You Have to Give Respect to Get Any, Mr. Trump

This week will see another visit to Montana by Donald Trump, AKA “The Divider in Chief.” If the recent past is any predictor, Montanans will likely be assailed by the most unpopular president in recent times not to work together for a mutually beneficial future by addressing the significant challenges facing us, but to hate each other for our differences of opinion on matters of public policy. But before he launches into another one of his vitriolic performances, Trump might want to read the Constitution of the United States and remember that public assembly, the right to challenge the government, and freedom of speech are guaranteed in this nation, despite his efforts to ride roughshod over those basic rights of all Americans.

Of course asking this particular president to read the Constitution is probably a useless quest. He doesn’t read, to start with, and given his propensity to embrace authoritarian rulers around the globe, we can’t really expect him to understand that those who don’t wear MAGA hats and vehemently disagree with what he’s doing to our country and planet have every bit as much right to their opinions and beliefs as does he.

But again, this is not a man who gives much respect to anyone or anything — especially a 250-year-old document like the Constitution — and who will turn on his former associates like a rattlesnake if they don’t meet his expectations of loyalty to him and not the nation’s Constitution to which they swore fealty.

Nor, as the growing record shows, does Trump have any respect for the truth. A recent column by the Washington Post’s highly respected Fact Checker, Glenn Kessler, opened with this astounding sentence: “President Trump wrote an opinion article for USA Today on Oct. 10 regarding proposals to expand Medicare to all Americans — known as Medicare-for-All — in which almost every sentence contained a misleading statement or a falsehood.” Yep, you read that right, “almost every sentence contained a misleading statement or falsehood.”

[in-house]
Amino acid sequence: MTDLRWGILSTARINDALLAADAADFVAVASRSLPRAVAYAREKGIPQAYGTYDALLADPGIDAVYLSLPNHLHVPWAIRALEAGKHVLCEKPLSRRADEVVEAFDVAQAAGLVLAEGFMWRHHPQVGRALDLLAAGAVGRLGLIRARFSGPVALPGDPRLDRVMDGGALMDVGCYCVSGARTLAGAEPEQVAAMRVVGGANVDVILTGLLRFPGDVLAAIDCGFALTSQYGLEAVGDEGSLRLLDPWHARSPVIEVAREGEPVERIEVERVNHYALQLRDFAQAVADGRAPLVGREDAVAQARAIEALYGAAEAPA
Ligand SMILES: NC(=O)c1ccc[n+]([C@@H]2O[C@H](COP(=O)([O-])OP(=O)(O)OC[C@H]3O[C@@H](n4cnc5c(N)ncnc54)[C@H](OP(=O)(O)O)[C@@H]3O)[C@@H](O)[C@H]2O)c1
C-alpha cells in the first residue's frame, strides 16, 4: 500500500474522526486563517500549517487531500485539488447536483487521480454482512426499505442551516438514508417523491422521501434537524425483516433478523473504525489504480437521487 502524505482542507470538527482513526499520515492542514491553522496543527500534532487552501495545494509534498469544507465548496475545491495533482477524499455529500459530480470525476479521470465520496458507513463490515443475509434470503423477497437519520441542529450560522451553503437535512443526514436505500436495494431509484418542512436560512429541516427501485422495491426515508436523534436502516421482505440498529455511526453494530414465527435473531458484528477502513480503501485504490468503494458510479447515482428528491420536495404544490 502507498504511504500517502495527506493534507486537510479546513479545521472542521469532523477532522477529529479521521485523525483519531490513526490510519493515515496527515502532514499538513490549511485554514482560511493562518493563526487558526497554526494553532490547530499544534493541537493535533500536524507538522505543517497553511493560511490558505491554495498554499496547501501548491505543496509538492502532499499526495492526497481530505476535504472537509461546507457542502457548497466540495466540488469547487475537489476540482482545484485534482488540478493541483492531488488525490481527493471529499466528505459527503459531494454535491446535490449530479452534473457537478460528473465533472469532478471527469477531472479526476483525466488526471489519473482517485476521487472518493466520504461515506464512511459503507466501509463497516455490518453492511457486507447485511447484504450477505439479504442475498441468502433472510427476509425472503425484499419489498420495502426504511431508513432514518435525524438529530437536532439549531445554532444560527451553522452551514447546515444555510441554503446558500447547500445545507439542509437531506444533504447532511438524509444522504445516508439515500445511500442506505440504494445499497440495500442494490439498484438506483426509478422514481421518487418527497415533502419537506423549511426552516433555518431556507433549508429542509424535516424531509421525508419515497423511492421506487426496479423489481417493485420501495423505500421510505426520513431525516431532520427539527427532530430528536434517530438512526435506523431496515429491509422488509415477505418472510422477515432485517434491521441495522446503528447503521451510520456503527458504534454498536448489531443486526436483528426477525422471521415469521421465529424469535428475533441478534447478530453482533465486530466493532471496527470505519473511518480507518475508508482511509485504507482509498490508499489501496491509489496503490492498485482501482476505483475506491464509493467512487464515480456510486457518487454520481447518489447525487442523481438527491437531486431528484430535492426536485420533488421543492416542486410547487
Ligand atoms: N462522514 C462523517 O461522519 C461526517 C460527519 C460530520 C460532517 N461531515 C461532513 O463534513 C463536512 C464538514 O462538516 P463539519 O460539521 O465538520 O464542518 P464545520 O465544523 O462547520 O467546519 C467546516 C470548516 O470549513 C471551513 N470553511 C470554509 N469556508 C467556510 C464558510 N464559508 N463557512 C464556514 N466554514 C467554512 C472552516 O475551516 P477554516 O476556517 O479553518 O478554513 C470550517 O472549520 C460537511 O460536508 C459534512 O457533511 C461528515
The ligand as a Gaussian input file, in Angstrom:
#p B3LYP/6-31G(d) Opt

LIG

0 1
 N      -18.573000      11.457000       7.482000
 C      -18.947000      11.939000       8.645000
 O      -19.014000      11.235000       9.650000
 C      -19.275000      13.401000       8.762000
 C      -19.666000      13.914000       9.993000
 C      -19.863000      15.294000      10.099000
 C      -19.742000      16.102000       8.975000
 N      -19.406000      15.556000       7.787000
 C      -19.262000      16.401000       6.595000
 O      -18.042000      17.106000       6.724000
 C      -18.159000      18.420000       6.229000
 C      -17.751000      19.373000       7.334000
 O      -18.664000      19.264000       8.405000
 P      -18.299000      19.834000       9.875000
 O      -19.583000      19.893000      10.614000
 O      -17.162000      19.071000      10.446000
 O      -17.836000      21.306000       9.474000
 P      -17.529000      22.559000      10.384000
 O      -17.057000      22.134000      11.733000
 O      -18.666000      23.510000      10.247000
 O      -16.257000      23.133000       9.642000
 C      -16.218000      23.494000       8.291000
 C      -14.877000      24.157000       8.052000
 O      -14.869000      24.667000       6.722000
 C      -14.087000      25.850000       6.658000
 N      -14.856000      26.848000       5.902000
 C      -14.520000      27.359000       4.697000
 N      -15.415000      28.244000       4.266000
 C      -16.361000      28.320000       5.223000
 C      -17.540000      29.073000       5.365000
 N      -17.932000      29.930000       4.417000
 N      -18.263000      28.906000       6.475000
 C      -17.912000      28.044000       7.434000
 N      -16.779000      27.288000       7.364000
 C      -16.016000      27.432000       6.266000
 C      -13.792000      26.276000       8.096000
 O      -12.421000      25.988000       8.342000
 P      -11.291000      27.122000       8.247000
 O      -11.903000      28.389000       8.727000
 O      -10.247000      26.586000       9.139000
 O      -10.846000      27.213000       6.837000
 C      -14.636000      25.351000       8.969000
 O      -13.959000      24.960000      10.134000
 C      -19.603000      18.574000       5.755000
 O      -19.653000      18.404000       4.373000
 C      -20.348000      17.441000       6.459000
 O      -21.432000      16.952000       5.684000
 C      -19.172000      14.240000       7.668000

Putting Trump’s pathological prevarications in perspective, just think how hard it would be to try and negotiate or deal with someone who never tells the truth. If one can’t believe anything they say, where would one start in discussing any issue, let alone those with the complexity of taking care of our citizens’ health care or dealing with global climate change that’s threatening the very existence of humanity on the planet?

When confronted with a recent chilling report from the United Nations Intergovernmental Panel on Climate Change on the severity of global warming and the limited time frame in which to address it, Trump said, “I want to look at who drew it. You know, which group drew it.” Apparently someone forgot to tell our “very stable genius” that it’s not a picture book and he’d have to actually read the report. He could “draw” some conclusions about the effects of global warming by visiting Glacier National Park’s vanishing glaciers — but that might interfere with his false claim that global warming was a “Chinese hoax.”

Certainly those who wish to believe Trump’s “misleading statements and falsehoods” have every right to do. But so do those who choose to believe science and reality. Trying to turn Montanans against each other rather than honestly discussing the public policy issues is what we can expect and will get from Trump. But if one wants respect, one must give respect — and that includes respecting the rights of those who will undoubtedly be protesting against his controversial and destructive policies.


George Ochenski is a columnist for the Missoulian, where this essay originally appeared.